Michael Corso joined the Navy just after high school. He grew up in an unstable home, and is the survivor of child abuse. In the Navy, Corso saw an opportunity to start anew. He would travel the world and maybe find a new kind of family.

A self-described loner when he joined, Corso found the structure and routine of the military grounding. He gained confidence in himself through his job as a Personnel Man 3rd class… and also socially. “The Navy really helped me come out of myself and to try to make friends and acquaintances,” he said.

One of those friendships went terribly wrong. “I think somehow he could tell something about me that I wouldn’t do anything about it. He was right,” Corso said. That “friend” sexually assaulted him, changing his life forever.

Today, VA statistics show that 1 in 50 enlisted men and 1 in 3 women report experiencing MST (military sexual trauma). The effects can be devastating.

Young sailor Michael Corso

“I was scared,” Corso remembered. “He was still on the ship. I lost all that feeling of safety when that happened to me. And I lost a family.”

“I didn’t feel there was anybody I could talk to.”

Corso didn’t report. “There’s that mindset that we should be able to handle things on our own,” he said. “But this was something I couldn’t handle and I didn’t feel like there was anybody I could talk to.”

His self-confidence was profoundly shaken in the years that followed. “I wasn’t able to have any close, intimate relationships for many, many years.” he added. “I pretty much stayed alone and didn’t understand who I was or who I was supposed to be.”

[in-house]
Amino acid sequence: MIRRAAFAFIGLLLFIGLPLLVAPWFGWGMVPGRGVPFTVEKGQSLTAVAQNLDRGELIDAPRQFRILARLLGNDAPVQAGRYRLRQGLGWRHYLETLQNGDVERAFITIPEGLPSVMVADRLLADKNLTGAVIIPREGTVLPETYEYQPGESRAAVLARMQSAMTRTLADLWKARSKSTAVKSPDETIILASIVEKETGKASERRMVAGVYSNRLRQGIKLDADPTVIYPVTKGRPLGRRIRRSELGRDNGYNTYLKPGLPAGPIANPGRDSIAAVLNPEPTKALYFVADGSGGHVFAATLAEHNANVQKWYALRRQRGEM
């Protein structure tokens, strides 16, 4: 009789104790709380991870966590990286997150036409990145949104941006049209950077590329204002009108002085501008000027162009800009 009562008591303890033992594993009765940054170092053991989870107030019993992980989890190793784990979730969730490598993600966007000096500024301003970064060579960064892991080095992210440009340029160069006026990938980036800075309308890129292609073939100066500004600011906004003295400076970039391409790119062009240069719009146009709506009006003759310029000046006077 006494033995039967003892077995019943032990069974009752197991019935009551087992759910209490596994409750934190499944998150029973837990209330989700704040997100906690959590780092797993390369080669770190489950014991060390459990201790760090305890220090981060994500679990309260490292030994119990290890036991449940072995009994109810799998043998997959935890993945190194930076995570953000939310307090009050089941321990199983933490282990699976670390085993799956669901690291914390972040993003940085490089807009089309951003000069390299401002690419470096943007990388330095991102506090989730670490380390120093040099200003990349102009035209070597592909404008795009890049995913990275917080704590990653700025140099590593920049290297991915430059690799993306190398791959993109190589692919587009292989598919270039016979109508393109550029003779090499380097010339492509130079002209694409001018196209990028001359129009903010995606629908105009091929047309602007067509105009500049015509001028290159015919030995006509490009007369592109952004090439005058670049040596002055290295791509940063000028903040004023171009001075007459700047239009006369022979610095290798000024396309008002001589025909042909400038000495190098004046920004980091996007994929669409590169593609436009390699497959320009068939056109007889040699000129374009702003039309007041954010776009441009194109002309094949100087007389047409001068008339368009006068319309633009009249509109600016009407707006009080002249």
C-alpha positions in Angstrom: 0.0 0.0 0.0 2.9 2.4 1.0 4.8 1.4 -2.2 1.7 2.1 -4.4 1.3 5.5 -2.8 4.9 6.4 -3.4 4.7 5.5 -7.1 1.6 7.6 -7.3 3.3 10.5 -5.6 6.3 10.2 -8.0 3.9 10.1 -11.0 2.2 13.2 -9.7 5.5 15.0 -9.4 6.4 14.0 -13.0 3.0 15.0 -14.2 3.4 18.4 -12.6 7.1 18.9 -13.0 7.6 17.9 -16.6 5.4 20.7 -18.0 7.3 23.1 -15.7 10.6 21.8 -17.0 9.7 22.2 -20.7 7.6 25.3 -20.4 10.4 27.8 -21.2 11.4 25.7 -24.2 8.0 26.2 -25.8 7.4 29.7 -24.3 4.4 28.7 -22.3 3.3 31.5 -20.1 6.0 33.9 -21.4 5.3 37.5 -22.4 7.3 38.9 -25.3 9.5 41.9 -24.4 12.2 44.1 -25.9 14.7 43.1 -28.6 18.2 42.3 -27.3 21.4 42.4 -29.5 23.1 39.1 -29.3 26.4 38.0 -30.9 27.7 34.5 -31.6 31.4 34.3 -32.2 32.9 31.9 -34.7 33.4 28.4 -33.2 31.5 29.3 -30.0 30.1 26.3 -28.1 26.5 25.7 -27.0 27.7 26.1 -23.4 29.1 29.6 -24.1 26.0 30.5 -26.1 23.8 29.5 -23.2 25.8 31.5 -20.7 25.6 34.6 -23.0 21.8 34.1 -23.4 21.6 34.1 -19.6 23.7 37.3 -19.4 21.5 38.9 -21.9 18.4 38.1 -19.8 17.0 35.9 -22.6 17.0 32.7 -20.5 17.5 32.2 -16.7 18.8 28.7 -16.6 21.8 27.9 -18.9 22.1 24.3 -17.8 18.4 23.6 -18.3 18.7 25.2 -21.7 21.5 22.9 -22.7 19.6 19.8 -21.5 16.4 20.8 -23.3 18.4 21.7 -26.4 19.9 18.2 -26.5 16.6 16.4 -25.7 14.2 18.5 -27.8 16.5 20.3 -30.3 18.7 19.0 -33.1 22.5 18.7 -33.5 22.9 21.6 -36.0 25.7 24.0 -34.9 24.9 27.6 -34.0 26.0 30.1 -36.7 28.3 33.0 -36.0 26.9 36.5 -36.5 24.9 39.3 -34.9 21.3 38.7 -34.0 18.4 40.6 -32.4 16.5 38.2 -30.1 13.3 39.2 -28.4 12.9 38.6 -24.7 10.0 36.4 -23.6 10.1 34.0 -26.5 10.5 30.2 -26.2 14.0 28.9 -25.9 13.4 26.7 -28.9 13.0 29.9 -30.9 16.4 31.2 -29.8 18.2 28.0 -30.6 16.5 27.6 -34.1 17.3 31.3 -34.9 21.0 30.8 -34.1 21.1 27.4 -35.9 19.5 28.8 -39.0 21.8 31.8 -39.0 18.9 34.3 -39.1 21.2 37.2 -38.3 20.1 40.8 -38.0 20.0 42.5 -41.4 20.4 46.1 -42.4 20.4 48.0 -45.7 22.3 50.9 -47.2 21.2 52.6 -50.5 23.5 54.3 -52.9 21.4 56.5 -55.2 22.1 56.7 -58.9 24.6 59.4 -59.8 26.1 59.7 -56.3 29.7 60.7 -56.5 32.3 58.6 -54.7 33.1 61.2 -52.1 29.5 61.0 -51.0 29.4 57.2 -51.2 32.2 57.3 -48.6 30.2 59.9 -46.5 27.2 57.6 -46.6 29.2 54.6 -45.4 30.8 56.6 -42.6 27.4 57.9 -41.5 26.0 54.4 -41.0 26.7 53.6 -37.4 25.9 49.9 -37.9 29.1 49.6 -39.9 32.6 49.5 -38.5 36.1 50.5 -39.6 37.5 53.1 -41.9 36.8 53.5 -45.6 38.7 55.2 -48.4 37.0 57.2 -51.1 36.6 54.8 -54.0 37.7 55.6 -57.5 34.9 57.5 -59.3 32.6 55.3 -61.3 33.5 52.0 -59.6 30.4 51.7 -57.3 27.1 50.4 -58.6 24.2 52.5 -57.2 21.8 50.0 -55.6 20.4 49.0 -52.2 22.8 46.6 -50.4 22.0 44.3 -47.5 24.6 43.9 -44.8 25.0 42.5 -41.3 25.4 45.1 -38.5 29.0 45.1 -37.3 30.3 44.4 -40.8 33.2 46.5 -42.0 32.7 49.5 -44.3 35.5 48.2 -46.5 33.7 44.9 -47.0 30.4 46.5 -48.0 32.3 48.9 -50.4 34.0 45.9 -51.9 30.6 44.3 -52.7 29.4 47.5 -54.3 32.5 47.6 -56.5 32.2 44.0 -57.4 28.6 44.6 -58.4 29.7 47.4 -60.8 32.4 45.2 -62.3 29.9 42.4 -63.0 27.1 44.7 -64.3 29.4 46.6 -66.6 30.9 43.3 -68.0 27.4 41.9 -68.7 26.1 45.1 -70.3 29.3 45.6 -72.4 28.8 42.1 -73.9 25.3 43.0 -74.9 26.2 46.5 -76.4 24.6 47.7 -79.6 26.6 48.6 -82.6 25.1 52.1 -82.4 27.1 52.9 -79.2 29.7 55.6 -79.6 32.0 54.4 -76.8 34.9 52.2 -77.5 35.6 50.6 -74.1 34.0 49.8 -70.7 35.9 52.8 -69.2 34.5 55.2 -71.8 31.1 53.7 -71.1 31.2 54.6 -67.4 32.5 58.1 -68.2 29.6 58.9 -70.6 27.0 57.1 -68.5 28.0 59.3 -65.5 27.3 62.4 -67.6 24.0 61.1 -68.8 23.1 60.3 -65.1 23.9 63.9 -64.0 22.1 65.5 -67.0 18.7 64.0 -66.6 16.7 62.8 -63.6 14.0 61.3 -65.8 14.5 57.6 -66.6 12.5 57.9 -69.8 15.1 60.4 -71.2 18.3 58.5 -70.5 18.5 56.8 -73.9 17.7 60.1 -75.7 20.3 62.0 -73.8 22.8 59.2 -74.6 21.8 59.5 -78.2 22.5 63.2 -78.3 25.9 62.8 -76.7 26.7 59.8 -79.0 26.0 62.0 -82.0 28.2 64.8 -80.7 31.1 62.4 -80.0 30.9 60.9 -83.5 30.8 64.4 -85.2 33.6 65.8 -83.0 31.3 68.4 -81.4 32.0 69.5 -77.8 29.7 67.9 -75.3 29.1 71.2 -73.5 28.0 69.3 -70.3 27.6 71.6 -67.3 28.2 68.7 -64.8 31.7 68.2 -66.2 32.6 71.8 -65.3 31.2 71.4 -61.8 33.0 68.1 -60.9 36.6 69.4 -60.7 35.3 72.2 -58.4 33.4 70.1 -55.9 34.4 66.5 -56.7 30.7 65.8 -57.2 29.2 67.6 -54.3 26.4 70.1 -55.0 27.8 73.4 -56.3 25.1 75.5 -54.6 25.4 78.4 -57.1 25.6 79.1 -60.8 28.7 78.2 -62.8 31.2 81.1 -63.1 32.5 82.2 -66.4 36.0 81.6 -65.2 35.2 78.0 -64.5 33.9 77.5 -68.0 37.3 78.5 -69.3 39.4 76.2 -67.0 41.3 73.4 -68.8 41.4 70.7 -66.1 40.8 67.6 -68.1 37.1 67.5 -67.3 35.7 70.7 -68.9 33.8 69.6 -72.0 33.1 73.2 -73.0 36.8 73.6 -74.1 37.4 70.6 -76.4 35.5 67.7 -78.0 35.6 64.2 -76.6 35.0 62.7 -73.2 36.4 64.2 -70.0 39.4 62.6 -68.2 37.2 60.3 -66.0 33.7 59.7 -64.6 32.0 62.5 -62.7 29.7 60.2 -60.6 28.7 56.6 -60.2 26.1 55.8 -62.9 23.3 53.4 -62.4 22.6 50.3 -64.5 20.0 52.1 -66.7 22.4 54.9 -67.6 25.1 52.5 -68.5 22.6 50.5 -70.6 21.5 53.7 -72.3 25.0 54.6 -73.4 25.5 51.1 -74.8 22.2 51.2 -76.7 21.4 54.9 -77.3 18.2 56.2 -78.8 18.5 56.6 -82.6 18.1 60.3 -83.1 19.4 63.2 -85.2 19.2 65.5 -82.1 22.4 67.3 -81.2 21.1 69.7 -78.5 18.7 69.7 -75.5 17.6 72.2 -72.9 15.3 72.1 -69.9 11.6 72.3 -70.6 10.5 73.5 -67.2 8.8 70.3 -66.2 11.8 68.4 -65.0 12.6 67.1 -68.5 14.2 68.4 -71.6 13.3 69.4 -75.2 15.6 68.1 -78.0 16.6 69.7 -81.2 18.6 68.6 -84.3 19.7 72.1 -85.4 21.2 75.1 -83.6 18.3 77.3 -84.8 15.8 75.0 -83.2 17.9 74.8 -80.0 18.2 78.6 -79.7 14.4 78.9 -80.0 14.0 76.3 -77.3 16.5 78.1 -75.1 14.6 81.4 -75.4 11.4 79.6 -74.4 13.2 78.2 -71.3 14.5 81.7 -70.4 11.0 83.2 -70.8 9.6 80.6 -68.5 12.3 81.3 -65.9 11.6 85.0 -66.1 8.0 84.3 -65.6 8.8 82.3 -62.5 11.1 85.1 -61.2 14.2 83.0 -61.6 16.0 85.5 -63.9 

Corso then stumbled into a marriage and started a family. He struggled with the continued impact of the MST on his sense of security and his ability to connect with others. The tipping point came when a coworker told him to get some help.

“Hearing other men tell their stories helped me.”

Corso eventually turned to VA, and he was diagnosed with PTSD and entered into an MST program. “Hearing other men tell their stories helped me understand that it was okay for me to start talking about it and get the right treatment,” he said.

The marriage didn’t survive, but today Corso is close with his children. “They know about everything that’s happened and they still love me. That’s a good feeling,” he added.

And his life has taken another positive turn. “I’m now happily married to this amazing person and the person happens to be a guy,” he shared. “It doesn’t mean that everybody that goes through MST is gay, but for me, through all the counseling and everything, it helped me see that maybe I needed to look at that part of my life. It was a good look and a good experience.”

Sharing his story has helped Corso become more comfortable with himself and with others. Today, he’s a Peer Specialist at VA. “I have no problem telling my story,” he said. “I know I’m helping someone else, but I also realize how far I’ve come.”

June is PTSD Awareness Month.

Vicky Bippart is the producer and director of AboutFace at VA’s National Center for PTSD.